-Tendon is palpated immediately inferior to AC joint.
-Therapist palpates through deltoid muscle in indentation between Ant and Mid Deltoid fibres
Palpation of Supraspinatus Tendonitis Image (Rattray):
Signs/Symptoms of Biceps tendonitis:
Referral pain along insertion of biceps
Supraspinatus & Biceps tendonitis will both have which symptom?
-Sleep disturbance if guest sleeps on affected side
-Soft tissue swelling, atrophy, redness, etc.
-Pain on length, strength, palpation
Special Tests for tendonitis in shoulder:
➢ Painful Arc
➢ NEER Impingement
➢ Drop arm
➢ Empty Can
➢ T&B Diff Test
Define painful arc sign:
-(P) presents b/w
-Increase in inflame = fibrosus = decrease in space for shoulder tissue to pass through Acrom Arch.
Max compression/(P) at 90° ABd
Why does pain diminish after 90° ABd?
Humerus rotates posteriorly at 90°, clearing the acromial arch
When does painful arc begin to show?
Later stages of supraspinatus tendonitis (usually)
Pt can also experience pain at 170° ABd. What is this called and why does it happen?
-Acromioclavicular painful arc
-Occurs due to
AC jt sublux or AC sprain
Important: if you see the signs of (P) arc, ask if Pt can continue w/o cheating. Can they? Why?
Want to see if pain goes away after 90° to confirm + painful arc (test)
Precautions and contraindications w/ tendonitis:
- Calcific tendonitis to the supraspinatus tendon
- Tenosynovitis of the bicipital tendon
- Anti-inflammatory medications
How do you know if tendonitis is acute?
It will be hot and very tender.
Tx for Acute tendonitis:
-Swedish over inflamed tendon
-Joint play but not mobs
-PROM, mindful that not compressing inflamed tendon
-Ice after activity (keep icing as long as they feel heat after the activity)
-Home care = pain free AROM, isometric contractions
NO HEAT AT TENDON, NO MFR OVER TENDON & NO FRICTIONS IN ACUTE
Tx for Chronic tendonitis:
-Swedish, warm up tissue
-NMT - mm stripping, O&I release
-Frictions (cross-fiber; if synovial sheath, longitudinal)
-Clear with swedish
-Reset - AROM or RROM
-Ice after frictions
-Home care = stretch the muscles, strengthen with isometrics then with isotonics (always the progression with remex)
• Educate guest of noxious activities or factors
Ice after exercise
short mm (
weak mm (
ONCE FIDS REDUCE -> STRENGTHEN AGONIST AS WELL
Inflammation of the bursa due to friction upon it from surrounding structures.
Etiology: What are the 3 common factors that contribute to Bursitis?
1. Overuse of surrounding structures leads to frictioning and inflammation of bursa - repetitive movements, poor postural habits & biomechanics
2. Blunt trauma
3. Arthritis or calcific tendonitis
-Situated on top of the supraspinatus muscle (tendon and belly) and under the acromian and deltoid mm.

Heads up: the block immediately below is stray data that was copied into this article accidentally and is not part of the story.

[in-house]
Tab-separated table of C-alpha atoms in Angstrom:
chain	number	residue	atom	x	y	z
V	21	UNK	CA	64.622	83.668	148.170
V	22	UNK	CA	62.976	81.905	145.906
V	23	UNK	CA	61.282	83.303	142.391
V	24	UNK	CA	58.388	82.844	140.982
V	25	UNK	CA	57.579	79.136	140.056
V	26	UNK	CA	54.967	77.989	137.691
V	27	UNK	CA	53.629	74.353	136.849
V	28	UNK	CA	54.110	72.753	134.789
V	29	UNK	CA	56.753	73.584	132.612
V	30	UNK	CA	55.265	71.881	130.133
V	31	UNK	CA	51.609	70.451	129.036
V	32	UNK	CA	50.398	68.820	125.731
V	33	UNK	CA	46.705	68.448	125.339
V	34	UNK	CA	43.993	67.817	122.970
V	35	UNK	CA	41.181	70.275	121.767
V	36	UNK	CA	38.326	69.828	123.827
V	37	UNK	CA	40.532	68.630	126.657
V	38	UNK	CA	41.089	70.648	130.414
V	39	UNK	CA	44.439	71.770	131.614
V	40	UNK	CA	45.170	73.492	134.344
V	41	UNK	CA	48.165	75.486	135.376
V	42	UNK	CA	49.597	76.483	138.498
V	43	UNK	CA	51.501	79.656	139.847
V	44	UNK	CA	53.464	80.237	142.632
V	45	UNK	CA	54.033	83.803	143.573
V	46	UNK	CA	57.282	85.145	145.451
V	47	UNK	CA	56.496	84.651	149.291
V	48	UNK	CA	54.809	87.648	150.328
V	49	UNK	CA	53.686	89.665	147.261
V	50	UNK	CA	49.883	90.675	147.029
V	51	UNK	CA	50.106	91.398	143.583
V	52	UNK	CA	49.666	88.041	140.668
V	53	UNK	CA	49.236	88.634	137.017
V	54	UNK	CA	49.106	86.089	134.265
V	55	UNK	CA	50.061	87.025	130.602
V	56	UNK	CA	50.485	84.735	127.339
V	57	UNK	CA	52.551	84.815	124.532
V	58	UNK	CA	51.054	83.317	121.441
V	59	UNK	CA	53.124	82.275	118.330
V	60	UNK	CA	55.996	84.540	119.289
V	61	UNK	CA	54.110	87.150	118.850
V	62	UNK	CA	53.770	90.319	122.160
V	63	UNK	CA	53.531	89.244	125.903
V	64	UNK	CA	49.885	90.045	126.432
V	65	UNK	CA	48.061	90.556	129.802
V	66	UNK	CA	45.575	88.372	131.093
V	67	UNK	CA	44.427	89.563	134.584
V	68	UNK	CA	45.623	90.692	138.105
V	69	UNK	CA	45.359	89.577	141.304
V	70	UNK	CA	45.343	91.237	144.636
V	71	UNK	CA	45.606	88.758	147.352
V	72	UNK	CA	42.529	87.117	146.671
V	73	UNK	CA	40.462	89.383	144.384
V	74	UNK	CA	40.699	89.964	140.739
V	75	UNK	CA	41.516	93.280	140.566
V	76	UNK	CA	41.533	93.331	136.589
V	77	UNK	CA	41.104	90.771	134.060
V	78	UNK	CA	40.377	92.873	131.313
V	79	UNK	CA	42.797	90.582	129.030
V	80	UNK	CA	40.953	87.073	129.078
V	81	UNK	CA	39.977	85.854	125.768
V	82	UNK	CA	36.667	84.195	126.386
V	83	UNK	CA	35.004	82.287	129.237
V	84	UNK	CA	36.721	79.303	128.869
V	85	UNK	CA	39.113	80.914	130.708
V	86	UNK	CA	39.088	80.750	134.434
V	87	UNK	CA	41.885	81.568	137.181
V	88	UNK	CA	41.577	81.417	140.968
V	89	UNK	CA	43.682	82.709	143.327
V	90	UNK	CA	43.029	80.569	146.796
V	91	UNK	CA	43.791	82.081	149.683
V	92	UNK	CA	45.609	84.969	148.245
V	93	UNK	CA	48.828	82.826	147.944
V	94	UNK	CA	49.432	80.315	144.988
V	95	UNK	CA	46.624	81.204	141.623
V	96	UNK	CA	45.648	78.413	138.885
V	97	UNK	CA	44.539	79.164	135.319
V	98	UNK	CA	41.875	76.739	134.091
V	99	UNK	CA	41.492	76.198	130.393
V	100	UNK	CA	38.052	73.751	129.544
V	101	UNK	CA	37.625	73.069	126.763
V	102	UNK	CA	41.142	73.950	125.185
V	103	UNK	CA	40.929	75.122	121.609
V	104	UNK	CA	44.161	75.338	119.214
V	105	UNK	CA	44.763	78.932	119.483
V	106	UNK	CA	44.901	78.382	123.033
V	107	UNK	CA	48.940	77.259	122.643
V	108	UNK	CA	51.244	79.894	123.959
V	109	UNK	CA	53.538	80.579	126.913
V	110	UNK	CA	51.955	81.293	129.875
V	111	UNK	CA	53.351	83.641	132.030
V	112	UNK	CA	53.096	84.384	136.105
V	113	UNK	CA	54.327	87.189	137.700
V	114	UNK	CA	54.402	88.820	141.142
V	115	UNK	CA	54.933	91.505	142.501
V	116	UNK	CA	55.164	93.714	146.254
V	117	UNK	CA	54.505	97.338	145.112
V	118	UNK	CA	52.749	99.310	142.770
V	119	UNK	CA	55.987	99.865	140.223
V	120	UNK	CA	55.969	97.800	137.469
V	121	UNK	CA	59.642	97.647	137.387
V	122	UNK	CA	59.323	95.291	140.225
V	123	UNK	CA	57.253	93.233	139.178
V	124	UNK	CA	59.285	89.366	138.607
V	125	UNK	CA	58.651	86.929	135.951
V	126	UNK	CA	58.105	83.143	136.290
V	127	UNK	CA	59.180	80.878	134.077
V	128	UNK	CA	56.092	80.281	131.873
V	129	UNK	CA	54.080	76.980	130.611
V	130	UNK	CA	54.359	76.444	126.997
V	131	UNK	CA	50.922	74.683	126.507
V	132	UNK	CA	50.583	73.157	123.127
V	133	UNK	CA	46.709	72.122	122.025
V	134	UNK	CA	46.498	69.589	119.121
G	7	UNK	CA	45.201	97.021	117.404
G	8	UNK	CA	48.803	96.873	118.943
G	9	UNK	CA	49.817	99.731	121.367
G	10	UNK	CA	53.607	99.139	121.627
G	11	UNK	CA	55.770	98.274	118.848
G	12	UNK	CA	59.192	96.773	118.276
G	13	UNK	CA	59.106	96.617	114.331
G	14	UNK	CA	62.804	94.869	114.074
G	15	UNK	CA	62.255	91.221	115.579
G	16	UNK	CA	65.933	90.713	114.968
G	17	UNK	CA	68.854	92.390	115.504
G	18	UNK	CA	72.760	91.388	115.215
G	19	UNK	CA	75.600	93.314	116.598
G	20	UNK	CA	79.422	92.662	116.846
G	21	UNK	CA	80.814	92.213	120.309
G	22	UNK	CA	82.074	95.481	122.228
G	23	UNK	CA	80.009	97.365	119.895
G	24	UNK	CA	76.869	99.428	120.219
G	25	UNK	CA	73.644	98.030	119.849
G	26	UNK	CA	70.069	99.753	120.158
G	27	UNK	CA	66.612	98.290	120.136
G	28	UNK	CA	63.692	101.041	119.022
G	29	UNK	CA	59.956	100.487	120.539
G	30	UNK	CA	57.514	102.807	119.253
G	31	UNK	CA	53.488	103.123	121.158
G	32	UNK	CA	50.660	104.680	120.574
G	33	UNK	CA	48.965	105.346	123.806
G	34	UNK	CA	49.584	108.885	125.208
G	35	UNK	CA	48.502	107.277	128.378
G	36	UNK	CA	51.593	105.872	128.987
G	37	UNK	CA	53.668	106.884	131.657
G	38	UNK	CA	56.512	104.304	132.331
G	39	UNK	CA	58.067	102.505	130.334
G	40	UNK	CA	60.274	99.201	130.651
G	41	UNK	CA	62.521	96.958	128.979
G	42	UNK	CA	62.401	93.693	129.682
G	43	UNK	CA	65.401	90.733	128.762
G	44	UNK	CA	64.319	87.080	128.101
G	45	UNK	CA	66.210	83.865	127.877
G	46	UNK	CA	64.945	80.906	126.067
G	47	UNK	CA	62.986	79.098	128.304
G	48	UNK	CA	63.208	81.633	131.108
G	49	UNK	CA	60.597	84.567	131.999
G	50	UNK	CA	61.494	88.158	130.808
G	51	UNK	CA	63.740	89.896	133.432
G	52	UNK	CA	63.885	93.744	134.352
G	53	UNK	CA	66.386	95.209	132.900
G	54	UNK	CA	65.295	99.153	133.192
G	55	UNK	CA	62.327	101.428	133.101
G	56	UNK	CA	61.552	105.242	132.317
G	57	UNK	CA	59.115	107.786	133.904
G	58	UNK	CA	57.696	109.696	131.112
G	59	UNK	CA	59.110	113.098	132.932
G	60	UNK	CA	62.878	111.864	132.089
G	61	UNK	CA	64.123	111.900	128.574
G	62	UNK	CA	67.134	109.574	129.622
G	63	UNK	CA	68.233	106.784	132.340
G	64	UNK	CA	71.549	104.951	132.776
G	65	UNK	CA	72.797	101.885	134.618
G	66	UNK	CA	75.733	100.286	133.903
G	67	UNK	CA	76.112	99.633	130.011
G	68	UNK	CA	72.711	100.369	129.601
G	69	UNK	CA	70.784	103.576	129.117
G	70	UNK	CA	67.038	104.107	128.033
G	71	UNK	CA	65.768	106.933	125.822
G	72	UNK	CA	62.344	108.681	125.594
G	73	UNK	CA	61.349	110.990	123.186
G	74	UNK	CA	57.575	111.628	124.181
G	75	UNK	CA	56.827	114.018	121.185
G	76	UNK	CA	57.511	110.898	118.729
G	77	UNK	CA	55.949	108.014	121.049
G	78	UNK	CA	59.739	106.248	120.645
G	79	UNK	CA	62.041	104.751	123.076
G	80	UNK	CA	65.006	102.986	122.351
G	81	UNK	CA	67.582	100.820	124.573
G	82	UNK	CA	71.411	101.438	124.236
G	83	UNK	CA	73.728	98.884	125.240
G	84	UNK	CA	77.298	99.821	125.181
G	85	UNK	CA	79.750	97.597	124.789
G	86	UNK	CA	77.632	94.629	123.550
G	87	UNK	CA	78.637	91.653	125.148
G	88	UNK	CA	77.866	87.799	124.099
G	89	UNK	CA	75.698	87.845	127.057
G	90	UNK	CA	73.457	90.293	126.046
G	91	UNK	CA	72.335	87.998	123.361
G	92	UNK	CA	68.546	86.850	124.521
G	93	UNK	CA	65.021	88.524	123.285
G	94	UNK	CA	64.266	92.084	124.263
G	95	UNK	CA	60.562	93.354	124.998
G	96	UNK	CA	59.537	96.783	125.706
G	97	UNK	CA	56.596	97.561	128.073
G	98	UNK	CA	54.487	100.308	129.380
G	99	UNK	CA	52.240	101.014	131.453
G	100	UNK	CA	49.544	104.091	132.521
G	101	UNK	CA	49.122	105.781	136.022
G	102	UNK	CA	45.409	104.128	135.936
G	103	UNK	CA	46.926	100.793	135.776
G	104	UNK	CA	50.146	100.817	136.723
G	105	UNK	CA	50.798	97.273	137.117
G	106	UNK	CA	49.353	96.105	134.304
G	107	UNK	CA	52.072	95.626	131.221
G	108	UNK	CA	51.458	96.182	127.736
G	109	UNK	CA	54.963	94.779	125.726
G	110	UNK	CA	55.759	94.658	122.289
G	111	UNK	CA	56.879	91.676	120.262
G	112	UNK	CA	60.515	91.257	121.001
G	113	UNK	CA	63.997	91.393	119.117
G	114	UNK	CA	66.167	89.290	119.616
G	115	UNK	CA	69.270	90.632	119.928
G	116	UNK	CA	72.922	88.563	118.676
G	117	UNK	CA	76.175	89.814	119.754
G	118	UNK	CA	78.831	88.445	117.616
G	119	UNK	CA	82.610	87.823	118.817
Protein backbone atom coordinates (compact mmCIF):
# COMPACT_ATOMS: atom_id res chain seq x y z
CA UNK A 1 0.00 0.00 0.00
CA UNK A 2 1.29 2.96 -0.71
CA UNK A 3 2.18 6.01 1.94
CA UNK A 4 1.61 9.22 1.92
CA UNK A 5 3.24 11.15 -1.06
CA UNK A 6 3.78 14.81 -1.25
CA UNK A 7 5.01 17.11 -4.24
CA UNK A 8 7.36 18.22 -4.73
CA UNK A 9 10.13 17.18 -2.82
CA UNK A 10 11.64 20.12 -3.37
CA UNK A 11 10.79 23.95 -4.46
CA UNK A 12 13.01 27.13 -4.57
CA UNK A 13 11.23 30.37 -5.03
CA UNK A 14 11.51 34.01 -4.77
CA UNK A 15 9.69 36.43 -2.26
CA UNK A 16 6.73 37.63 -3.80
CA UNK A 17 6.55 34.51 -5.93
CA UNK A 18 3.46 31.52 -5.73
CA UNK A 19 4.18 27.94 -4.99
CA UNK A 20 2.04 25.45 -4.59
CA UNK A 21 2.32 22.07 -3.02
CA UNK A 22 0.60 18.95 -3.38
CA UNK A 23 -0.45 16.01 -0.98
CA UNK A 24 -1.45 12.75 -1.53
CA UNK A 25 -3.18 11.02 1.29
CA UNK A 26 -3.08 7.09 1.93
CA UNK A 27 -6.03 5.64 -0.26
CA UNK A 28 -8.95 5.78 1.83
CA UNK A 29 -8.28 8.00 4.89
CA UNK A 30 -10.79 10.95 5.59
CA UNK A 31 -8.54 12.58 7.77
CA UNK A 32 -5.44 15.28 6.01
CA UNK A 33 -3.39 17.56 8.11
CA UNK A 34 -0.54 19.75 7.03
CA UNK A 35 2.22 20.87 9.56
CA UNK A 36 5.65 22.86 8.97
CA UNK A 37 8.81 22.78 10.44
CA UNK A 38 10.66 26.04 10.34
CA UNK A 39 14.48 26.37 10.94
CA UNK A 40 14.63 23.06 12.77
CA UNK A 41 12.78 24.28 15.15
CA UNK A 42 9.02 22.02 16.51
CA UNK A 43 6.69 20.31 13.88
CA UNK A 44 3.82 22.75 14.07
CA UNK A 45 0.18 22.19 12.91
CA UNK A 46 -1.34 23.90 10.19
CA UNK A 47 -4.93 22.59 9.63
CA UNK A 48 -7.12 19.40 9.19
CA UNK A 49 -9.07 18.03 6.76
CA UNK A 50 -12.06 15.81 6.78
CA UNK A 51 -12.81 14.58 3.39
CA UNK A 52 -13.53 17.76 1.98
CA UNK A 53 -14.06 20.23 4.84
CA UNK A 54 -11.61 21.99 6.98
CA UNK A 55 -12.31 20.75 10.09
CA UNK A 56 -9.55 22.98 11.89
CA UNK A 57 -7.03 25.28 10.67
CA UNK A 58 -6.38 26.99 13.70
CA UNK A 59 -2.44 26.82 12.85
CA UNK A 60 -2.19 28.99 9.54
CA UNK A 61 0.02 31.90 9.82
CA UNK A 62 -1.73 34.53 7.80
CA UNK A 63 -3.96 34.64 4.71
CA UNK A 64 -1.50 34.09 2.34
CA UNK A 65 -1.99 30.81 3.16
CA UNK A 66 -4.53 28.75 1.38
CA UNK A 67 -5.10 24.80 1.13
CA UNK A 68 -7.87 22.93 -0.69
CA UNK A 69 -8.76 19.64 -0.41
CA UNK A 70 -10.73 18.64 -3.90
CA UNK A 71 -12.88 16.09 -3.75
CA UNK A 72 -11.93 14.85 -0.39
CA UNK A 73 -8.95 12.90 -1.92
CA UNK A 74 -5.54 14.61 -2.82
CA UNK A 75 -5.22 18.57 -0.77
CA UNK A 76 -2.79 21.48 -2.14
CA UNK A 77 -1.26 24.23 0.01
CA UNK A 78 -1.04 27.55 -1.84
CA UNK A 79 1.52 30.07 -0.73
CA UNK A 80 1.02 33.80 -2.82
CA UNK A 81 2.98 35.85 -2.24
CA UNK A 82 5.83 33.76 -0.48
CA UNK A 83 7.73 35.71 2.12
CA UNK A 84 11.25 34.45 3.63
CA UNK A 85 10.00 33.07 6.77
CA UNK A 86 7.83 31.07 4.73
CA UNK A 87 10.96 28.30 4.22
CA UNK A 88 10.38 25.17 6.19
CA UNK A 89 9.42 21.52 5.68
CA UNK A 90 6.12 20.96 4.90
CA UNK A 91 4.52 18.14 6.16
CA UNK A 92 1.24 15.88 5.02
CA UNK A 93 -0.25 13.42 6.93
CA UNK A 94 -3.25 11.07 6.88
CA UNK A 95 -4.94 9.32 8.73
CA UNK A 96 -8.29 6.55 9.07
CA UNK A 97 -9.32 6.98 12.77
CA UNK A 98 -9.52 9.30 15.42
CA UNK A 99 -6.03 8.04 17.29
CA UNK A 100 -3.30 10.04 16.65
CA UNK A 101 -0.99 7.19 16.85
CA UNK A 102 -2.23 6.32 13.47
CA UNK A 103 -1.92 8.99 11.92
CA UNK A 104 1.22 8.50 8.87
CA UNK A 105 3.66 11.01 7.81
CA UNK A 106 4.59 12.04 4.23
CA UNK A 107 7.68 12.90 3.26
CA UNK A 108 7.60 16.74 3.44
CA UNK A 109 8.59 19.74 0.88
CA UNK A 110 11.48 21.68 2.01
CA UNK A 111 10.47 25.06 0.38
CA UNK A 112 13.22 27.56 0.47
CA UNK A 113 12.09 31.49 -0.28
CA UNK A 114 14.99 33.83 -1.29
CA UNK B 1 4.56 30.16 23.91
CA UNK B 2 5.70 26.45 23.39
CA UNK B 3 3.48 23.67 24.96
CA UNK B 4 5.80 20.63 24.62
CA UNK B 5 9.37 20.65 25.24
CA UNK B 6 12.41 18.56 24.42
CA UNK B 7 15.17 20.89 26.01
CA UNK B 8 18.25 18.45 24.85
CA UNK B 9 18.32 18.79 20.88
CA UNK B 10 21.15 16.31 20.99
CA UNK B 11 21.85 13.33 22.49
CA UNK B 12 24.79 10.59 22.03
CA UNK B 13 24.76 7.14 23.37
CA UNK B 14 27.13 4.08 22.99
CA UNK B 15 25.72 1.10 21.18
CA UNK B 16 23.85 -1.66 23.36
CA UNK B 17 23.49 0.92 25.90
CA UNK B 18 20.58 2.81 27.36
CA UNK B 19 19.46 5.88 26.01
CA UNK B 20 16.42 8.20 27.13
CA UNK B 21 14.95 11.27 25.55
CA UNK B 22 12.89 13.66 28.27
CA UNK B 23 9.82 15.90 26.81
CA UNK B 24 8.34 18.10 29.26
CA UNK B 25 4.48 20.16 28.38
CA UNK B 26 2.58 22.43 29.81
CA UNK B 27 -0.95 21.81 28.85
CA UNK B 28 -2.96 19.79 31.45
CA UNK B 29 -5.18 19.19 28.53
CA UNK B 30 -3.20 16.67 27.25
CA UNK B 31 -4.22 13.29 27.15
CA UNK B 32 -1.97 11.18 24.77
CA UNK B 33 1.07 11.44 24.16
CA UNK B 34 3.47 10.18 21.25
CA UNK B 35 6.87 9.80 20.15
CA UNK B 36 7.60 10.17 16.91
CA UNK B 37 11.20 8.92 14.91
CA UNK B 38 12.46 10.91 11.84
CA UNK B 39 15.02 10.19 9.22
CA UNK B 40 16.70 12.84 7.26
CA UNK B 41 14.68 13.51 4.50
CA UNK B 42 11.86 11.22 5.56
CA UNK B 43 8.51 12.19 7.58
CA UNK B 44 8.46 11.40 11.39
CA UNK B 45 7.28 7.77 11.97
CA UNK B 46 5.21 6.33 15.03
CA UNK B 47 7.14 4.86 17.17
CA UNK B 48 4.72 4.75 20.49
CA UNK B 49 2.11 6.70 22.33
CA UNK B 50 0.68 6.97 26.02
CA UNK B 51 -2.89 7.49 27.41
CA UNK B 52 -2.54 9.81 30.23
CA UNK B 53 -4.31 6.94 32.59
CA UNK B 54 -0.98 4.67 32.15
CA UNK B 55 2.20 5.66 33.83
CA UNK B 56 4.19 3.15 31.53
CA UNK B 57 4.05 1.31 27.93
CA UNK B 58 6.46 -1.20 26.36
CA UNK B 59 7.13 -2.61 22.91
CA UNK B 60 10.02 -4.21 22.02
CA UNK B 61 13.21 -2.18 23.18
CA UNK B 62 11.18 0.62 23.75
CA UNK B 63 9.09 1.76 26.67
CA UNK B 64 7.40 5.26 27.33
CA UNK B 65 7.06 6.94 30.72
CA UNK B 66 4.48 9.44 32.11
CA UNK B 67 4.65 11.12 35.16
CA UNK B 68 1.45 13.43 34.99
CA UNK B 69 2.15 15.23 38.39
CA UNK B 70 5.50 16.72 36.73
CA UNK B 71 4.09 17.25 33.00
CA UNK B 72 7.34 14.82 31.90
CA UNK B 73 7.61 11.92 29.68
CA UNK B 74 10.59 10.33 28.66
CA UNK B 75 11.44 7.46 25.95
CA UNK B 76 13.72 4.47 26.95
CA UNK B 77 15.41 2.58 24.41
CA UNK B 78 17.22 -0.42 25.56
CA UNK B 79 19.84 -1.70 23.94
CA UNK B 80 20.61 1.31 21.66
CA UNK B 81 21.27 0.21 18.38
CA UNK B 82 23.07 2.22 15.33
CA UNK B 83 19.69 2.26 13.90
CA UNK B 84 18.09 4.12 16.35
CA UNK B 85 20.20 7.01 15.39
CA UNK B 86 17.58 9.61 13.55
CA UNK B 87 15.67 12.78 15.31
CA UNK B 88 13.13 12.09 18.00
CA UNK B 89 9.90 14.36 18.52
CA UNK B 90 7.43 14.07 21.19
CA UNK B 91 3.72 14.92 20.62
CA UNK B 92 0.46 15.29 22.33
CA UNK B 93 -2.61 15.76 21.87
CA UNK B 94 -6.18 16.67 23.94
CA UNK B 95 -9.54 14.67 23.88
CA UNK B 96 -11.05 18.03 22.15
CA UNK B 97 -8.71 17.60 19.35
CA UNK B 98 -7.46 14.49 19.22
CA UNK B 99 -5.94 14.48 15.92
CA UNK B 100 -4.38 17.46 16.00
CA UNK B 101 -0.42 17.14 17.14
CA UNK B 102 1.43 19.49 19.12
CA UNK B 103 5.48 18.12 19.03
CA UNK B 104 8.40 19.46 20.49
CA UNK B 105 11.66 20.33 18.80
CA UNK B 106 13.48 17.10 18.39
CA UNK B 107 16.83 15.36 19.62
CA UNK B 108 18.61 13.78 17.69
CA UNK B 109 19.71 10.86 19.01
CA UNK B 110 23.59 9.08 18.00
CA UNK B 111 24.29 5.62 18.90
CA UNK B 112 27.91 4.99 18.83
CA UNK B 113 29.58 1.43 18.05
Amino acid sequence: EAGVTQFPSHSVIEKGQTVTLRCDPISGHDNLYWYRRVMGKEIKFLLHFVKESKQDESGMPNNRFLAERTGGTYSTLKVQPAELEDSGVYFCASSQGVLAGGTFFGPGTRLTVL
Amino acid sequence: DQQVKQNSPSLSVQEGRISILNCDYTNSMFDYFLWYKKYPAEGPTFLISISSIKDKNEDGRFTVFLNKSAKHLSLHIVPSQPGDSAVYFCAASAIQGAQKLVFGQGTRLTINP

-Susceptible to impingement by acromial arch esp. when inflamed or affected by a calcified supraspinatus tendon
-Lies over the anterior GH joint capsule and under subscapularis tendon
-Joint effusion may be apparent because of inflammation of the bursa
-Usually secondary to other conditions like calcific tendinitis
-The overuse of the structures surrounding the bursa --> excessive friction upon bursa --> inflammation of bursa
-Contributing factors include: repetitive movements, poor biomechanics/technique in sport, muscle imbalance, postural changes, lack of flexibility
-Trauma (blunt force or FOOSH)
-Infection (from needle)
-Joint pathologies like arthritis can cause bursitis
S&S of bursitis of shoulder:
➢Pain over lateral brachial region and into elbow
unique burning pain
➢Accompanying conditions (supra tendonitis)
➢AROM, PROM, RROM
What is the difference b/w acute and chronic bursitis?
Acute: all movements constantly hurt, heat, swelling, redness
Chronic: Painful Arc only sign
-Px with AROM, PROM, RROM to vary degress depending on acute, chronic
-Painful arc may be present
-PROM - non-capsular pattern, empty end-feel (w. px or anticipation of px)
-RROM - most hesiation with ABduction b/c of px and the sqeezing of inflamed bursa
Special tests Bursitis:
➢ Painful Arc = Positive (chronic)
➢ AROM, PROM, RROM & palpation = PAIN (acute)
➢ NEER Impingement
➢ T&B Diff Test
➢Similar to Tendonitis in all stages
➢Manage Inflammation first, then address the structures that have contributed to the bursitis
➢AVOID COMPRESSION of Inflamed Bursa (ACUTE)
➢ On-Site techniques are CI'd with Acute Bursitis
➢If infective bursitis is suspected, the patient is referred for medical attention (extreme heat, swelling, redness + fever/illness)
Remex for Bursitis:
• PF ROM
• SELF MASSAGE
An inflammatory condition that involves the space under the coracoacromial arch and structures in between that get pinched and compressed.
May range from supraspinatus tendonitis to bony changes to even rotator cuff tears.
What are the 3 theories for the etiolgoy of impingement syndrome according to Kessler?
1. Mechanical/Anatomic theory
2. Vascular Compromise theory
3. Kinesiologic factors
Define Mechanical/Anatomic theory:
Mechanical = structures too large (ex; inflamed tendon, mm malfunction)
Anatomic = Space too small
Define Vascular compromise: